As can never be stressed enough, during the governments consultation on regional devolution within England, Cornwall was the only 'region' that showed any real popular interest in greater self government.
A few years down the road and where are we? Still languishing under unelected quangos is the unfortunate answer, and what is worse, next to none of the quangocrats are Cornish. The map on the left produced by the New Local Government Network as part of its study -You’ve been Quango’d! Mapping Power across the Regions- clearly shows that London and the counties immediately surrounding it are home to over half of all quango board members, where as Cornwall and the North of England have next to no voice on public bodies. Basically the poorer you are, the poorer the region you come from, the less likely you are to become a quangocrat. Cornwall, unsurprisingly, is in the bottom ten of barely represented regions.
The Carnegie UK Trust has examine how political power actually works in the United Kingdom and Ireland, and in particular reviewed the opportunities for ordinary people to participate in public decision-making. The Carnegie UK Trust commissioned Democratic Audit to carry out a review of power and participation in the UK. The pdf report, which supports the findings of the New Local Government Network, can be found here - Power & Participation in Modern Britian.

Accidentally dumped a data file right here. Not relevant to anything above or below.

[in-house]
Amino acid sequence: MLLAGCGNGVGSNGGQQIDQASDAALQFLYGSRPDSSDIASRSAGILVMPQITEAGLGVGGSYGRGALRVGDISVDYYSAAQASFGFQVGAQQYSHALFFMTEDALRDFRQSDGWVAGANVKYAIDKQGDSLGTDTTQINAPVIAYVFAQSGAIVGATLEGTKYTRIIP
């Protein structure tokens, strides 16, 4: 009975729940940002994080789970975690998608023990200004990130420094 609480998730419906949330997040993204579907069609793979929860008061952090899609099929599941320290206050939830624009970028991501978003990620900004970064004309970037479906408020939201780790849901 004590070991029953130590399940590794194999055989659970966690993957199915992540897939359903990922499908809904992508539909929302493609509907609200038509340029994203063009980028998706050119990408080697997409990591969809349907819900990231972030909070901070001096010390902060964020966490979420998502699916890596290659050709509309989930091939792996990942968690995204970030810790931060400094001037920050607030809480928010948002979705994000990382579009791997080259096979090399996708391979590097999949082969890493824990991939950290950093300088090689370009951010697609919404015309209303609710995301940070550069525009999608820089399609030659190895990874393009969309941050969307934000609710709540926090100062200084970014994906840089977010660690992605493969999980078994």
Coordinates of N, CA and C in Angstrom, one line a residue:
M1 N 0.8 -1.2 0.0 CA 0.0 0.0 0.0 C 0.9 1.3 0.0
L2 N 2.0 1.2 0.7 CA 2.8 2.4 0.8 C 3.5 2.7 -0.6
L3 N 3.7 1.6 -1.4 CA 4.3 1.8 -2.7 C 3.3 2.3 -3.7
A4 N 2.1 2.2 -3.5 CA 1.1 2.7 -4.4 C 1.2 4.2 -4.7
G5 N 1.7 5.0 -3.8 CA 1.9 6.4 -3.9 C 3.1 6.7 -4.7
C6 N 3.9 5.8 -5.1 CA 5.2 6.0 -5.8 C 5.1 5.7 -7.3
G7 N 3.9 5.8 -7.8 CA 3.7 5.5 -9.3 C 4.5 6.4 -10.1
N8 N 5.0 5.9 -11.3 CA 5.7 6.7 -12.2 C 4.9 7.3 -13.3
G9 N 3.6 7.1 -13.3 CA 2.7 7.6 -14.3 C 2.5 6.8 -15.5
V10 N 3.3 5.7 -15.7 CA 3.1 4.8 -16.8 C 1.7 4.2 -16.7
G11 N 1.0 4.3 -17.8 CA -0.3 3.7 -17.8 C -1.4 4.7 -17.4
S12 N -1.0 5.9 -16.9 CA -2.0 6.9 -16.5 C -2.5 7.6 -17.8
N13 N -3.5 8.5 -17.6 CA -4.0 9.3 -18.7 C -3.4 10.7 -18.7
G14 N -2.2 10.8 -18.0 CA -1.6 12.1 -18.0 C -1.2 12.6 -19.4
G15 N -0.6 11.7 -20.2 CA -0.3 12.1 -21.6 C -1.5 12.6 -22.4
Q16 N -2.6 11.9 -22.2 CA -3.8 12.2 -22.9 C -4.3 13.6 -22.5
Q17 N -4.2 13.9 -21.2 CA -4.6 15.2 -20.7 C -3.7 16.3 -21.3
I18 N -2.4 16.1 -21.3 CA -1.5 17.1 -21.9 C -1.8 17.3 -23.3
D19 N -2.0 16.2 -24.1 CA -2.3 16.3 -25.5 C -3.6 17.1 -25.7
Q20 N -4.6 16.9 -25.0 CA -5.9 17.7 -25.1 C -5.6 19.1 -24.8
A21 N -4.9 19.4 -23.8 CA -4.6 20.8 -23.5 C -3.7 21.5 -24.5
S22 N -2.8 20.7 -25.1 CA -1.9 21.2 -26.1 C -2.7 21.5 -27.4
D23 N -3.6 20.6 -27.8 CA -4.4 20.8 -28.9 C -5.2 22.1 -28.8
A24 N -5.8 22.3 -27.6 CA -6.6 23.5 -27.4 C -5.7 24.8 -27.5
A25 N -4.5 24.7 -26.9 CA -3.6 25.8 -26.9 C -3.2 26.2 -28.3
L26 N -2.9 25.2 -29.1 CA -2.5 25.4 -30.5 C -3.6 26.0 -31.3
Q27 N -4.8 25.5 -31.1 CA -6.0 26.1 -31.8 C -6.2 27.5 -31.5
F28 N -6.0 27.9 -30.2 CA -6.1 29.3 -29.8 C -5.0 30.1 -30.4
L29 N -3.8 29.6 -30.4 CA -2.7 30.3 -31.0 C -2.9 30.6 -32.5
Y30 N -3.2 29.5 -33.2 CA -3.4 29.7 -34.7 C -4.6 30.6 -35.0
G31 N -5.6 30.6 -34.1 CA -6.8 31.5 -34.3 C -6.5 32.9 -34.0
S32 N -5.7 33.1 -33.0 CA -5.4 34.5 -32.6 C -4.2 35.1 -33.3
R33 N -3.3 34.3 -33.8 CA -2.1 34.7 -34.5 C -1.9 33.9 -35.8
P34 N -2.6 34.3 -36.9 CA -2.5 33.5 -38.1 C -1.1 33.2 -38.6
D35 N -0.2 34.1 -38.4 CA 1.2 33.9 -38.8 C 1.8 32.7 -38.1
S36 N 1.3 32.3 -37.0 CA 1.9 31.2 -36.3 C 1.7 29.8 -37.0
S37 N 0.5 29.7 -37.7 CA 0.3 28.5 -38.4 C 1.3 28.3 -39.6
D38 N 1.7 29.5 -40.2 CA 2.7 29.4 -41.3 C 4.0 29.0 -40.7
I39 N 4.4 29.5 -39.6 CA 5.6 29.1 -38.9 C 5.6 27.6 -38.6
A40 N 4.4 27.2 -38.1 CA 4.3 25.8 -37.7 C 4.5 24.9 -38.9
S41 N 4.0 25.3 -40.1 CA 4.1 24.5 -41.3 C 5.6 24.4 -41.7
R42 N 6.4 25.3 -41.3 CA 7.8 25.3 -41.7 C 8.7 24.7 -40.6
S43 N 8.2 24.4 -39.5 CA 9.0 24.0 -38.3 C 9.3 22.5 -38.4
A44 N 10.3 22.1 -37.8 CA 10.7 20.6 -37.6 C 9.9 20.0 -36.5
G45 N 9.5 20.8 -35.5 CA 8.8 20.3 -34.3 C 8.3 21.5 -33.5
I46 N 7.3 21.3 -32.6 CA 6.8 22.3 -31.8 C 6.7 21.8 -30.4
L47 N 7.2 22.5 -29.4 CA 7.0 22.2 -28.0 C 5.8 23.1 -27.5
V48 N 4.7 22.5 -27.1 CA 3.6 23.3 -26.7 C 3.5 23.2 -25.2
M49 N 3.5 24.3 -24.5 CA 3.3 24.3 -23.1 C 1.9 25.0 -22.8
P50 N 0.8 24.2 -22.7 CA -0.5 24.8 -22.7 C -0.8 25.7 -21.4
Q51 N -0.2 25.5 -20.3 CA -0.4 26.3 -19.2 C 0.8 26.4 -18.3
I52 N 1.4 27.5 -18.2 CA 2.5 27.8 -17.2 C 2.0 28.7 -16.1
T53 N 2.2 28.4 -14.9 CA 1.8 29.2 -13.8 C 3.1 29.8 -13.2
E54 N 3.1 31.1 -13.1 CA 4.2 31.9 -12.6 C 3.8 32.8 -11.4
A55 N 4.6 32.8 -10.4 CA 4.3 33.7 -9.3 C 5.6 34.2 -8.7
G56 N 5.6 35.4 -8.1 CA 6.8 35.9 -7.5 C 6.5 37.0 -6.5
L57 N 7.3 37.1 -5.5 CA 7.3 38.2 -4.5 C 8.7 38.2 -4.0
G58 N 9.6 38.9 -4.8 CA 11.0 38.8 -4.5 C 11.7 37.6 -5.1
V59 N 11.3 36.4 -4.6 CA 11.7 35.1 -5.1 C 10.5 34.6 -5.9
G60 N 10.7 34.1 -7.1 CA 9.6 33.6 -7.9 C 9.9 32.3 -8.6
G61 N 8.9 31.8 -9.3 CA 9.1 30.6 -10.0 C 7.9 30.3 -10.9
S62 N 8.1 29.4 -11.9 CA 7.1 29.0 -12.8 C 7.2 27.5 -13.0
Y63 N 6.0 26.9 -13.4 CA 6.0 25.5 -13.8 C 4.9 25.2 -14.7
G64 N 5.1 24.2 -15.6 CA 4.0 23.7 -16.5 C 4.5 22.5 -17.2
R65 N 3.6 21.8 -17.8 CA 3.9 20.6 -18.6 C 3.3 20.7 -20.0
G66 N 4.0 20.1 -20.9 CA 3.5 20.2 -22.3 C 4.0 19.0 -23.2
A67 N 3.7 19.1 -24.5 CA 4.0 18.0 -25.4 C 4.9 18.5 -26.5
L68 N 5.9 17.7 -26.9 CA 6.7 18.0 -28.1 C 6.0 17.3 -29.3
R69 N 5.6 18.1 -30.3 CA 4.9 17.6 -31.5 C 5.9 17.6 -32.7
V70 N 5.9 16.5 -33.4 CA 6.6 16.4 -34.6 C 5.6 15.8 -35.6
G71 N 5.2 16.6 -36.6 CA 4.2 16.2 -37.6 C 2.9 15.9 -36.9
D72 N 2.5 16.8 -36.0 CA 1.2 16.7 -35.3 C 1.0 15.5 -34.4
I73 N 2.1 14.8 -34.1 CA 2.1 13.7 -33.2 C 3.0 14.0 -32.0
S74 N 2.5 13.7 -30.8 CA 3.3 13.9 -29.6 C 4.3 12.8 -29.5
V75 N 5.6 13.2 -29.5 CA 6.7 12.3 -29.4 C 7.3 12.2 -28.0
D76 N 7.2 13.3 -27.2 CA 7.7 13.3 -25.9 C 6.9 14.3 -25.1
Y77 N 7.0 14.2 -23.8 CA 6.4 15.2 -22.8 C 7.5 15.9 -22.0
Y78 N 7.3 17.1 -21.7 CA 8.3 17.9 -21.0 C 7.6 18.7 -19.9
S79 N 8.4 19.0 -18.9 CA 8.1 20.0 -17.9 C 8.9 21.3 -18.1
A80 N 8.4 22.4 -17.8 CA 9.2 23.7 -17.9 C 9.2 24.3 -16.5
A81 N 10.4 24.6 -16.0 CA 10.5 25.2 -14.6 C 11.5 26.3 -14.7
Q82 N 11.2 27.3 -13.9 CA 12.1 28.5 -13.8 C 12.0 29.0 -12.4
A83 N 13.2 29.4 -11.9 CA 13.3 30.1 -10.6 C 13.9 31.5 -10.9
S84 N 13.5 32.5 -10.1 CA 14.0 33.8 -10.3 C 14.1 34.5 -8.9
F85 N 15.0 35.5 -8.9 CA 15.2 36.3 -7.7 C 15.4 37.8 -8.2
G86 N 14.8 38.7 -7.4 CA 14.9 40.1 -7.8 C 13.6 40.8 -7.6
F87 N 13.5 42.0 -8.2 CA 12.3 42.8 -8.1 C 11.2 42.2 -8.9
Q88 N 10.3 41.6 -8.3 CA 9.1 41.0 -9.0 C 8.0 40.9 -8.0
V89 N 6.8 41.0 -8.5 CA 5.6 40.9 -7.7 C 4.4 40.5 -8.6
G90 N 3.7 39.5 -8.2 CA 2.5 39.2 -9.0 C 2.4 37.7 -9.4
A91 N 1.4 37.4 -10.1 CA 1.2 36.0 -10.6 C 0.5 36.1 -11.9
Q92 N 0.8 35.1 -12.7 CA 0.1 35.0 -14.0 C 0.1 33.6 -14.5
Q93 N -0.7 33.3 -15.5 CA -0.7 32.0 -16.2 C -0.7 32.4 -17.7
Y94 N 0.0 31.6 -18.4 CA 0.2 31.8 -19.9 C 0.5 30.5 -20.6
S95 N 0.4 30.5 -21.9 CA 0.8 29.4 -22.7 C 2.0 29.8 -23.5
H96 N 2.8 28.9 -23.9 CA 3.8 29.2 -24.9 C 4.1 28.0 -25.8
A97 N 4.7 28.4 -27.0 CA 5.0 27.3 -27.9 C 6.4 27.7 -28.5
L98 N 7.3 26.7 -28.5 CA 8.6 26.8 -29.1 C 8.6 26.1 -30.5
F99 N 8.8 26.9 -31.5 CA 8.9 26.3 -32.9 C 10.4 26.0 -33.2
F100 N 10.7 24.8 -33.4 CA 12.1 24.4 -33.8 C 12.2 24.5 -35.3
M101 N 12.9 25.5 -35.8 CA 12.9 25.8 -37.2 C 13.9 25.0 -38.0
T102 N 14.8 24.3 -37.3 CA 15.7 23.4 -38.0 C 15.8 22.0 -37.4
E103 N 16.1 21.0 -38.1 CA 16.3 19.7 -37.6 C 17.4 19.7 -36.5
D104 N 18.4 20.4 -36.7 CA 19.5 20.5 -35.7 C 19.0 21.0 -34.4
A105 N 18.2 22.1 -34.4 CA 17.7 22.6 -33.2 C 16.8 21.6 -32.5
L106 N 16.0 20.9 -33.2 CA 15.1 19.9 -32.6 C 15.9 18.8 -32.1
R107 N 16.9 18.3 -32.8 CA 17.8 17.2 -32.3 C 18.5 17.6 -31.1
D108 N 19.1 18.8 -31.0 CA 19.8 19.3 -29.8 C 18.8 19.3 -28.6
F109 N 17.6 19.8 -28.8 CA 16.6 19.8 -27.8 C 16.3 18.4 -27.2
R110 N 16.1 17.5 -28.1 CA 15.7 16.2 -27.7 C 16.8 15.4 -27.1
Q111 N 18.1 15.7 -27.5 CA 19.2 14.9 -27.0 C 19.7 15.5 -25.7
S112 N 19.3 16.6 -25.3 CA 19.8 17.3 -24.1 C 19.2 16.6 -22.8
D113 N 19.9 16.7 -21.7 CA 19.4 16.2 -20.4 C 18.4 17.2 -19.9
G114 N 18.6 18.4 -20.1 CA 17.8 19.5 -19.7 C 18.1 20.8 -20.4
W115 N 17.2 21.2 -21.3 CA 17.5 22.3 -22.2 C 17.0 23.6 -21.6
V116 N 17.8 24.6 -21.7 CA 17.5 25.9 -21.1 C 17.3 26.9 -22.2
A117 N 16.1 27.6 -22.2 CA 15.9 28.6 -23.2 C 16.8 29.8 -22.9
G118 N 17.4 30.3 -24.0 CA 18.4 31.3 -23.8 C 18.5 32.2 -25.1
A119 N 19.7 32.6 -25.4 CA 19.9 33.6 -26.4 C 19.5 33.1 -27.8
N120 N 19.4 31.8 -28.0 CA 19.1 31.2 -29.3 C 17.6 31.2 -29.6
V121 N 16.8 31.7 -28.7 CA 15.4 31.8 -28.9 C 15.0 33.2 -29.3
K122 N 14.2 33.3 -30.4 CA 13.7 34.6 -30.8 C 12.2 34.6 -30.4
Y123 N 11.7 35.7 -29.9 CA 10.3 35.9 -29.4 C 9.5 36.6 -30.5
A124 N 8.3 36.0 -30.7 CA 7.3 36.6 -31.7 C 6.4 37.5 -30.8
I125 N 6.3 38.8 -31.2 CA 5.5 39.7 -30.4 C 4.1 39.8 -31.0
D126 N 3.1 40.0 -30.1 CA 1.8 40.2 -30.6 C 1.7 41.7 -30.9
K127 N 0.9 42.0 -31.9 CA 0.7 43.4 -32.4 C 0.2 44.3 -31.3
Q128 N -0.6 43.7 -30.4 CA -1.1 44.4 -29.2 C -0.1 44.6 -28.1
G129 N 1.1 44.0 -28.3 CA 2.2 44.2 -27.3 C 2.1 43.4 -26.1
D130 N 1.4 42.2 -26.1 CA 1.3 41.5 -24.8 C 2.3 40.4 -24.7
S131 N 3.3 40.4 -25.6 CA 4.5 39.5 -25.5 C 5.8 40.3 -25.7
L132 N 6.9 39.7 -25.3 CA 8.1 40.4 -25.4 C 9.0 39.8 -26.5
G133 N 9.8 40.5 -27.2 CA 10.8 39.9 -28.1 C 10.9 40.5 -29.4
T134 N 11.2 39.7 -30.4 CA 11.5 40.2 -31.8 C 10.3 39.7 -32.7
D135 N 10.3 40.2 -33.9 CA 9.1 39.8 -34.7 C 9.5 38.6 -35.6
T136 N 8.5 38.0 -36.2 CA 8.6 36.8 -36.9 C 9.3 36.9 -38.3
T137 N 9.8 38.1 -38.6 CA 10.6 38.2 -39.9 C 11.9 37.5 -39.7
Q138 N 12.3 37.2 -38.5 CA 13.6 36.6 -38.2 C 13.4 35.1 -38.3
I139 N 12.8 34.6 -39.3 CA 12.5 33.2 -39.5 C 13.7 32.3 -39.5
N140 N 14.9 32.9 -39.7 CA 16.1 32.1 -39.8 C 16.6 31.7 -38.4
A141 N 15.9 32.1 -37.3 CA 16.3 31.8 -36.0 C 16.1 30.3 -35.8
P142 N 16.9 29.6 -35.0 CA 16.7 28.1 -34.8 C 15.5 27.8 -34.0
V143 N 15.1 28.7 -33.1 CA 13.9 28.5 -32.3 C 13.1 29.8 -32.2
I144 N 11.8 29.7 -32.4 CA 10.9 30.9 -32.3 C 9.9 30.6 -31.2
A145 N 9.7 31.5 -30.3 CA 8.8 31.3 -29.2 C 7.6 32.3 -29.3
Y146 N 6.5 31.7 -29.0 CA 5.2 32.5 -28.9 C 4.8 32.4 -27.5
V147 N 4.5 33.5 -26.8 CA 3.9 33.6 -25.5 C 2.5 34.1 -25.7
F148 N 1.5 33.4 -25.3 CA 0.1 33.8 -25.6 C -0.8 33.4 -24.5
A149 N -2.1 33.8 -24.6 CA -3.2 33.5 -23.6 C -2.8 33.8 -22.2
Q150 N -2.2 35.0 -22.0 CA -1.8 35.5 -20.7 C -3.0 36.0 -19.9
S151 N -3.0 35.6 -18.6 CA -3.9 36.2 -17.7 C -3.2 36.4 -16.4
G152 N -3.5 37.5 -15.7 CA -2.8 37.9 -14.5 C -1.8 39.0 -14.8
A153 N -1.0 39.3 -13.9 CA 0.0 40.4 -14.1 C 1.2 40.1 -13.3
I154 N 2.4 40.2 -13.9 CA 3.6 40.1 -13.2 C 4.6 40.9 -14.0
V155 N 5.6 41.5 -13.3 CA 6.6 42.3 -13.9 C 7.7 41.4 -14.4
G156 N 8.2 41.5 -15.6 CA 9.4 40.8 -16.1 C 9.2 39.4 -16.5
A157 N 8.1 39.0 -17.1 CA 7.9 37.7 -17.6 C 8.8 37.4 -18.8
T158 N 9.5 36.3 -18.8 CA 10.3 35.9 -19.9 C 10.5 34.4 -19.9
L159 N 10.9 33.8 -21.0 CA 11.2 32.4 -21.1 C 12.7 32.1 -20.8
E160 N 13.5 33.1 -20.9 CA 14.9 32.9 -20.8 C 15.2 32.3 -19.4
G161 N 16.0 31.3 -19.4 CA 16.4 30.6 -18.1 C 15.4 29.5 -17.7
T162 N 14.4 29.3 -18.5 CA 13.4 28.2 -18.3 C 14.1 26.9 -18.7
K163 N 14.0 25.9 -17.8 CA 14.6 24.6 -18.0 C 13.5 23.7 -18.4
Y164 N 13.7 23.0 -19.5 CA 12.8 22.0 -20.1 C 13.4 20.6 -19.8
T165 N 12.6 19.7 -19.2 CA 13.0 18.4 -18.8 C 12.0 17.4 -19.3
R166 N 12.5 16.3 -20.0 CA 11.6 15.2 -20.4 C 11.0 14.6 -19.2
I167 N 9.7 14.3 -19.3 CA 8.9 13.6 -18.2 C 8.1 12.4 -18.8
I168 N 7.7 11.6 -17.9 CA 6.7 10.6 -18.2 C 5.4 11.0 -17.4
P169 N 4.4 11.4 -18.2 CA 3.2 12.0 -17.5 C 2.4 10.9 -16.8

Taken from OurKingdom:
Many of our findings will be familiar enough. Within the UK, the core executive, or government, wields great and often unaccountable power. This power is sealed in most circumstances by the governing party’s majority in the House of Commons - an institution that also acts as bulwark against popular opinion. The City of London and corporate business exercise wide and continuing influence upon government, in part because of the global ideological environment. The media also exert influence upon government policies and the print media, in particular the Murdoch newspapers, clearly exercise political power - for example, on the Blair government’s policies towards the EU. Participation by citizens and communities in the UK is as unequal as the distribution of power and resources in what is an increasingly unequal society. Rich and highly educated social groups tend to dominate associational life, or civil society, and benefit disproportionately from the influence that their organised activities can bring to bear. Social exclusion inhibits the participation of poor and disadvantaged communities and individuals.
Our Duchy is a classic example and the only solution is to dote Cornwall with the democratic institutions that it needs and has asked for, a view supported by Lord Tyler last week at the Justice Committees session on the English Questions.
Taken from Our Kingdom: Paul Tyler highlighted the fact that it is not just the English question it is also a Cornish question, and a question for all of England outside London that already has some devolved powers. He called for decentralisation of power and reform of the electoral system.
It is also gratifying to see Peter Facey of Unlock Democracy referring to the Cornish call for devolution and our petition of 50,000. The Justice Committees evidence gathering on the English Questions -Devolution 10 years on- can be watched in full here.